The Farnsworth may toot its horn, but it has mostly Nevelson chotskies. I was in and out of her home at 29 Spring St., often daily, for years in the early 1960s. The paintings the Farnsworth takes such glee in parading were never considered anything important. She knew she was not a painter, though the debate raged on for years as to just what she was, sculptor or collagist, as if it mattered what it was called. This was typical of the public distracting itself to keep from confronting what was important in the work of an artist.

The Farnsworth might gain better traction with its public relations if it just stated that it has some of her representative works, nothing grand, not a major construction of her long career in either black or white, though it does have a late black one that was pieced together.

If former Farnsworth Director Marius Peladeau, also responsible for first showing Robert Indiana, had not mounted a Nevelson exhibition in the Farnsworth in 1979, well, who knows … But because of Peladeau’s foresight, the artist lived to see a major exhibition in a museum in her American hometown.

Nevelson held no one in contempt more than her brother-in-law Ben Mildwoff. Relations were still so strained in 1979 that Ben drove his wife, Lillian, to the exhibition at the Farnsworth, but did not attend himself. They never got better because with fame and wealth, Nevelson did not mellow; her arrogance grew.

At the Farnsworth not long ago, a woman expressed displeasure with Nevelson’s treatment of her family and friends in her lifetime. I engaged the lady in a conversation later by asking her, “How many difficult people have you known who have contributed nothing?”

Georgia O’Keeffe, for example, could only be reached at a public telephone in the public square where she lived out the end of her life.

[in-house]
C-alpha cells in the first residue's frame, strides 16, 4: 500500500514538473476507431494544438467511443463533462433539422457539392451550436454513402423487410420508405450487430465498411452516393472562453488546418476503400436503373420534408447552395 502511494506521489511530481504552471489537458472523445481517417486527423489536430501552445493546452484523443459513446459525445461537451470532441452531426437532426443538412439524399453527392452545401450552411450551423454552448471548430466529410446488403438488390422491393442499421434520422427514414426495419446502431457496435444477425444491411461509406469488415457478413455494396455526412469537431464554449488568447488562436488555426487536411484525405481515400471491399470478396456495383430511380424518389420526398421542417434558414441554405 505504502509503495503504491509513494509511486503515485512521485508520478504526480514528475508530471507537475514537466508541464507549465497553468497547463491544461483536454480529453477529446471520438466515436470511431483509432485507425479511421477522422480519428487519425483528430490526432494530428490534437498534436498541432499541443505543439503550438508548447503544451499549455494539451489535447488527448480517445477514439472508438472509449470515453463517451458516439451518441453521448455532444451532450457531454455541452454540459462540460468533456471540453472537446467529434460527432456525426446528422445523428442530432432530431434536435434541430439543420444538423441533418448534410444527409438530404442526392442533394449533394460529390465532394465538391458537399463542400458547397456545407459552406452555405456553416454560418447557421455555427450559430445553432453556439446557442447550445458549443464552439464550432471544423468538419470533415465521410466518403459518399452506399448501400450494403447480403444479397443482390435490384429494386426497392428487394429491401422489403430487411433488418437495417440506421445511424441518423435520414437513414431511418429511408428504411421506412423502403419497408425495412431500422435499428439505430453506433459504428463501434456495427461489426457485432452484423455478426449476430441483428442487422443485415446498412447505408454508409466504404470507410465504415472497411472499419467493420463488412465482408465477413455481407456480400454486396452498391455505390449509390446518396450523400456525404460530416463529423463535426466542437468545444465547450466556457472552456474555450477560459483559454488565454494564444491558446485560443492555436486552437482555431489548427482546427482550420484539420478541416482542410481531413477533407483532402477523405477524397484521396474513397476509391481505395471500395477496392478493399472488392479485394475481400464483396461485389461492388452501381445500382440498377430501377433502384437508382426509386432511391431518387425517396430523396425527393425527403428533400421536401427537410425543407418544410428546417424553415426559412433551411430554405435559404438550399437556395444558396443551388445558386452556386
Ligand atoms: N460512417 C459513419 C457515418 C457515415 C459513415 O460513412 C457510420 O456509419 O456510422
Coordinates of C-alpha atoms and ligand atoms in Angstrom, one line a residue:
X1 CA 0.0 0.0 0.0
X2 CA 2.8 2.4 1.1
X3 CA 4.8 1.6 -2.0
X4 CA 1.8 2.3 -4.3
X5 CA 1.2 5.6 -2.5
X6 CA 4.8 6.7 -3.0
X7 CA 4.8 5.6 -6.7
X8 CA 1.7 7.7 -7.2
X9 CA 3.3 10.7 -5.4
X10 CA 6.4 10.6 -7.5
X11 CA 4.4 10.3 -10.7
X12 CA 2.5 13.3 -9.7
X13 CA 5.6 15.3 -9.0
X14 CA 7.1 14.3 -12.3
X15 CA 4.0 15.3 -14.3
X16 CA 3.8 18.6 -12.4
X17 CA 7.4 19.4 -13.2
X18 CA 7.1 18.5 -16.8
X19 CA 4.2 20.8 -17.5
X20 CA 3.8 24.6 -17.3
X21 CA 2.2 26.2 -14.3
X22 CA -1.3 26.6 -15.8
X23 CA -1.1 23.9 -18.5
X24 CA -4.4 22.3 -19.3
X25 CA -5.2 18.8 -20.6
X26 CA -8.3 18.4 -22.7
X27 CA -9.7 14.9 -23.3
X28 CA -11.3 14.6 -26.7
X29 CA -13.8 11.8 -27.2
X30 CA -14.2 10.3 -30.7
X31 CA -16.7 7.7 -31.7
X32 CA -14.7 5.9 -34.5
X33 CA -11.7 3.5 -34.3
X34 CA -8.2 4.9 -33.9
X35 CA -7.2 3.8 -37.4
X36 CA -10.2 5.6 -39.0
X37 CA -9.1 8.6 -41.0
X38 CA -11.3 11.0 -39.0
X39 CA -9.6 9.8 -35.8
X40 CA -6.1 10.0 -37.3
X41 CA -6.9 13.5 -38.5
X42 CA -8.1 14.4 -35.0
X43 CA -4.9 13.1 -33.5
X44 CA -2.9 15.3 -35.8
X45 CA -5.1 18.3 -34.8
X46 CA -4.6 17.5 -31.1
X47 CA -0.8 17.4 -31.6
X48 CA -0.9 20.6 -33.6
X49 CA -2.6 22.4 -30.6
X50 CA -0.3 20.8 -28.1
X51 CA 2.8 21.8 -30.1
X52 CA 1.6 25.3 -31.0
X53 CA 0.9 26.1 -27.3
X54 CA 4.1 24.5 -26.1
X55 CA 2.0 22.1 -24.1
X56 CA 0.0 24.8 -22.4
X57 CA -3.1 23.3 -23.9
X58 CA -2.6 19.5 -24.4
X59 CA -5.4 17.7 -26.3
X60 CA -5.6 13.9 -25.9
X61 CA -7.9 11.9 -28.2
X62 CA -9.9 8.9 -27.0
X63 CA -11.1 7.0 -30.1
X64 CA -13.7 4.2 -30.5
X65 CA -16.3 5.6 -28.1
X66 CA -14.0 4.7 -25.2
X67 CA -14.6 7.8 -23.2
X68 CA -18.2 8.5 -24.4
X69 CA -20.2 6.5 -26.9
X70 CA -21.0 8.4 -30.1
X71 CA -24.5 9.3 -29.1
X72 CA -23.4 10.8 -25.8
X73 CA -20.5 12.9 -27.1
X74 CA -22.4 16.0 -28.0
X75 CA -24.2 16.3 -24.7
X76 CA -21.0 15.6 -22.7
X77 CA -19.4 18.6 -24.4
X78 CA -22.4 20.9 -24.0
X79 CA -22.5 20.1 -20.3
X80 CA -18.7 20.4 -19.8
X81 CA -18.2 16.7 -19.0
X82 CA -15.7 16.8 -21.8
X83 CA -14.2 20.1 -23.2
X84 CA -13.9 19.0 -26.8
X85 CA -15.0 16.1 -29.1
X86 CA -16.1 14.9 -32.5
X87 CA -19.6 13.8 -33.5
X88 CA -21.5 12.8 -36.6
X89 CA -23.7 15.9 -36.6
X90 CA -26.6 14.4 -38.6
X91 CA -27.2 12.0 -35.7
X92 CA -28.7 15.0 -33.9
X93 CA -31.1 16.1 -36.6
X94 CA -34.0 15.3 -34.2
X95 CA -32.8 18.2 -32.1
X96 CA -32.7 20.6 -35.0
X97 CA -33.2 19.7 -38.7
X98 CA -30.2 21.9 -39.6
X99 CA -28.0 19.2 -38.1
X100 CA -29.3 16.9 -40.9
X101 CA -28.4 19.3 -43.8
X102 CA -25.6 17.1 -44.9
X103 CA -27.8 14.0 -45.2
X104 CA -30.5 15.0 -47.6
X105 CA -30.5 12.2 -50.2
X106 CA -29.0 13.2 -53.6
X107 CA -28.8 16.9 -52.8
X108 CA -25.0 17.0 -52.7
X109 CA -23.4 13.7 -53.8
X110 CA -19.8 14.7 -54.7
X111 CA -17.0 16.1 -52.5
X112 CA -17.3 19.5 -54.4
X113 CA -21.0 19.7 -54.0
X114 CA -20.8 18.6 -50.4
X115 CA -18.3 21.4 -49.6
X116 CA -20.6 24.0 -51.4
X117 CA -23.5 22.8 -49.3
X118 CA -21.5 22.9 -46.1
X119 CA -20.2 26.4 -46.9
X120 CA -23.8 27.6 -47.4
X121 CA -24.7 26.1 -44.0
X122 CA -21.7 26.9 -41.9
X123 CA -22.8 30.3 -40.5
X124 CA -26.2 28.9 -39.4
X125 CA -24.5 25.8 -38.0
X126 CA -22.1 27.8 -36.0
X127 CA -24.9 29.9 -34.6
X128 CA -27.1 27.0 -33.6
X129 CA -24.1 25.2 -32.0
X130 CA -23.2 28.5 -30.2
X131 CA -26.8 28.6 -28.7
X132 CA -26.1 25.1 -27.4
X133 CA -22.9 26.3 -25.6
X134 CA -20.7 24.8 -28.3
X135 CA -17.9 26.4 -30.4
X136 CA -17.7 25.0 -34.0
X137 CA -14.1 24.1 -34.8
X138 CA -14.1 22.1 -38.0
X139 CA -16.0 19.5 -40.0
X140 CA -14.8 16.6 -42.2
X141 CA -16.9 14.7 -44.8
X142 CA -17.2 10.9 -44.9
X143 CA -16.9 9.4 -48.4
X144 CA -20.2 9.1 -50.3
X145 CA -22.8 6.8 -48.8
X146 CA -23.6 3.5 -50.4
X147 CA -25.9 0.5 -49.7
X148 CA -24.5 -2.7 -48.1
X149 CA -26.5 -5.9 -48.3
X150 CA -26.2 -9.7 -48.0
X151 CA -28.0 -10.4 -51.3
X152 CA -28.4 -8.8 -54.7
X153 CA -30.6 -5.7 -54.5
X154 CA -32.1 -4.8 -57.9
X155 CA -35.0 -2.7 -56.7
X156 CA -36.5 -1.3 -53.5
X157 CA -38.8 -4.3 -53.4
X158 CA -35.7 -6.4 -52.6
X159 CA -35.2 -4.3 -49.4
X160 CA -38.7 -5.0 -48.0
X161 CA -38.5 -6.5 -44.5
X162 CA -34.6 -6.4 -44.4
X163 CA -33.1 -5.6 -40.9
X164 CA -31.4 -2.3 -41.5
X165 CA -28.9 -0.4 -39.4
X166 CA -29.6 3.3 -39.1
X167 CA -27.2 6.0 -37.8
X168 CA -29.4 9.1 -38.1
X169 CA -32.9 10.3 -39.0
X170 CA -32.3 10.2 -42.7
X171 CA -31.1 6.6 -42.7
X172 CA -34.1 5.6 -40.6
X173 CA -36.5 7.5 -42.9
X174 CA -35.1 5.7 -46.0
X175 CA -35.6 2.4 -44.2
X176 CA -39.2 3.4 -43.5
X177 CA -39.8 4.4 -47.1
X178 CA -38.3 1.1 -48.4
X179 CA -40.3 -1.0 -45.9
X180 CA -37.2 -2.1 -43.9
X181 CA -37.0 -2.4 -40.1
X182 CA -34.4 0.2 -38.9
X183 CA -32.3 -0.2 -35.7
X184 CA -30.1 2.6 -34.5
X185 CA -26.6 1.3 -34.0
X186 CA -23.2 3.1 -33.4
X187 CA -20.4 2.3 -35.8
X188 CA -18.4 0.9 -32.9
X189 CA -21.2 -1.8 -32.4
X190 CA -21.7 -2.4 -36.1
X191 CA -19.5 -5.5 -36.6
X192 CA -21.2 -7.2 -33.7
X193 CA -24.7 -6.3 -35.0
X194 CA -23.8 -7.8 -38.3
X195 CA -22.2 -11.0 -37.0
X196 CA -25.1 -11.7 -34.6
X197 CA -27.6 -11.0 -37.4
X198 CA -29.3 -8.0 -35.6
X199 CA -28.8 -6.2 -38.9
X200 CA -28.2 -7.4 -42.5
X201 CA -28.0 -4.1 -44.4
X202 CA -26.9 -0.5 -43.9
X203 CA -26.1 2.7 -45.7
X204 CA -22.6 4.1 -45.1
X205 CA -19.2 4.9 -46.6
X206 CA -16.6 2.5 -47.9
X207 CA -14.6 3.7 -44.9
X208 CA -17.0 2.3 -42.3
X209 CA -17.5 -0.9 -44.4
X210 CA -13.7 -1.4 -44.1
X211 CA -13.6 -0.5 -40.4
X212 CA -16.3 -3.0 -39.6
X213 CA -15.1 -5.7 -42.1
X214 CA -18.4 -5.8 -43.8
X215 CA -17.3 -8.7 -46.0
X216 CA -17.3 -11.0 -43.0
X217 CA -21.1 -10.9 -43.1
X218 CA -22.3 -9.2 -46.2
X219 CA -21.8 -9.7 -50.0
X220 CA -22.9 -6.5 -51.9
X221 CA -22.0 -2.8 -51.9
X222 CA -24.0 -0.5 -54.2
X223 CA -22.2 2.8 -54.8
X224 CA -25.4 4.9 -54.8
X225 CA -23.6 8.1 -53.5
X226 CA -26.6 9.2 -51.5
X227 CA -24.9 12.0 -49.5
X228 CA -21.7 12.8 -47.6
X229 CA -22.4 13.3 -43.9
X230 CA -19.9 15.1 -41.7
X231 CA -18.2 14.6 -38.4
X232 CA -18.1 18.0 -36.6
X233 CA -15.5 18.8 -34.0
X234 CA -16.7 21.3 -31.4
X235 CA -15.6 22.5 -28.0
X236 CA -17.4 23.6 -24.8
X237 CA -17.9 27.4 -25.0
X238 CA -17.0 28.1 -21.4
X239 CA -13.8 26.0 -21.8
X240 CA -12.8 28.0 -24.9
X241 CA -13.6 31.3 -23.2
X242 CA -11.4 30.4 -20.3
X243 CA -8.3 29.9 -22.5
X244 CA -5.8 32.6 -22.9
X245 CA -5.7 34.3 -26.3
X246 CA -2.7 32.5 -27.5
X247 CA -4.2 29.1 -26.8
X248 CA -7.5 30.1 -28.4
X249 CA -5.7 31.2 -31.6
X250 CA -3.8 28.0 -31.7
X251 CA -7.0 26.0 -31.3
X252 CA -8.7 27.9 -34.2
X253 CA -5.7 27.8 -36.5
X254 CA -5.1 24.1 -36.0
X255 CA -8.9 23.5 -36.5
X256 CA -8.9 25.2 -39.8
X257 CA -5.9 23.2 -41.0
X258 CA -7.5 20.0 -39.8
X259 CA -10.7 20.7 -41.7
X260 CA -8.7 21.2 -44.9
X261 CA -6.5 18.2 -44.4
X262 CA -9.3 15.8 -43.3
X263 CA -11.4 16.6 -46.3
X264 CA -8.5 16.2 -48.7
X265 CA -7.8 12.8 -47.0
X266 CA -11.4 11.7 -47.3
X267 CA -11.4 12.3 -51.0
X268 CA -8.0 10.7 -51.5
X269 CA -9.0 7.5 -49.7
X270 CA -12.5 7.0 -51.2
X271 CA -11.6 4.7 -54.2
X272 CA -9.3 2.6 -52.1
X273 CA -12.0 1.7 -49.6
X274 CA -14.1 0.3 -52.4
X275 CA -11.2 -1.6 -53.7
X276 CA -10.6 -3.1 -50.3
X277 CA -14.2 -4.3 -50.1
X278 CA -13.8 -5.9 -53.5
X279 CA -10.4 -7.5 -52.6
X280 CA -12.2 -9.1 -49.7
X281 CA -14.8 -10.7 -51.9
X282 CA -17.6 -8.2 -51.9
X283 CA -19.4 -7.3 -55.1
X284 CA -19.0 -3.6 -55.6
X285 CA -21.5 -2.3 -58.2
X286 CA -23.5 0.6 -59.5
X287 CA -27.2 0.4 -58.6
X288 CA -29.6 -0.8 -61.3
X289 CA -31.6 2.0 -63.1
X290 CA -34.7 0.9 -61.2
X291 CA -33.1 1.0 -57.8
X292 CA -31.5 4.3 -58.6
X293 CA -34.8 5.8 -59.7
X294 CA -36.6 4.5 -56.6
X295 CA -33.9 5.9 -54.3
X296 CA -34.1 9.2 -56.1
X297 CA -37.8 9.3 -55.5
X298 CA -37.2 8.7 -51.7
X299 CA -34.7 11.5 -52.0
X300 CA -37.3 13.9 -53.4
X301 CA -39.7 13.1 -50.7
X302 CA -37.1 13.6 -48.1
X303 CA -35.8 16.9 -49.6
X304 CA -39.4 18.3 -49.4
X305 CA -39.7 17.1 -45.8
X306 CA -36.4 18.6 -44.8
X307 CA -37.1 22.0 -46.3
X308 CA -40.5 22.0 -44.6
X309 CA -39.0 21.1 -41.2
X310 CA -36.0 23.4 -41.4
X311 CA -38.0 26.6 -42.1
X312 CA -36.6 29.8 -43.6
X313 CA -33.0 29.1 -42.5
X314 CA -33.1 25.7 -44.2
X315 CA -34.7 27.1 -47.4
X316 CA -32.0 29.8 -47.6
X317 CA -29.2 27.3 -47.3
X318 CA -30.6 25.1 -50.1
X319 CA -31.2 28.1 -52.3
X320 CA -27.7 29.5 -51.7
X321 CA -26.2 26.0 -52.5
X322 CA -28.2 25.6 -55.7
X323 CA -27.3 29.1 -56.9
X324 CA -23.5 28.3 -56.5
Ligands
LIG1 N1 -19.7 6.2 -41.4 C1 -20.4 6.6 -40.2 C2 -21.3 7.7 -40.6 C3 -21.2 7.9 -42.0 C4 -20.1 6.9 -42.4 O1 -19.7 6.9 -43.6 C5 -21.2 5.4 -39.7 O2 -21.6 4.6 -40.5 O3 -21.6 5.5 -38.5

Though Nevelson did have a phone in her kitchen, she had someone answer it for her and deliver brutal messages to some who called, including her sister Lillian. The person who answered that phone is still with us. She feels badly for treating those who called as Nevelson instructed. I remind her that I think everyone understands she was an employee following instructions from the chief executive officer.

It is Nevelson’s work in white from “Dawn’s Wedding Feast,” 1959, that is more in demand and brings higher prices than anything else. No major example from that environment has been offered for sale for nearly 20 years so it is hard to ascertain what prices an example might bring. The owner of the best examples still in private hands will not even lend them for important Nevelson retrospectives.

If the Farnsworth keeps touting about what a vast Nevelson collection it has, it may discourage collectors with important Nevelson examples from offering them to her hometown. In addition, her son Mike and his wife are making it difficult for anyone who wants to reproduce images of her work. By such methods does one’s reputation grow.

Laurie Wilson’s biography of Nevelson, on which she has worked a long time, may not be published for years. It is much needed. As I said to Laurie when she first contacted me, “There is no reason for another book with Nevelson’s name on it unless it persuades the reader that Nevelson is a great artist.”

The other books on Nevelson are at the coffee table level.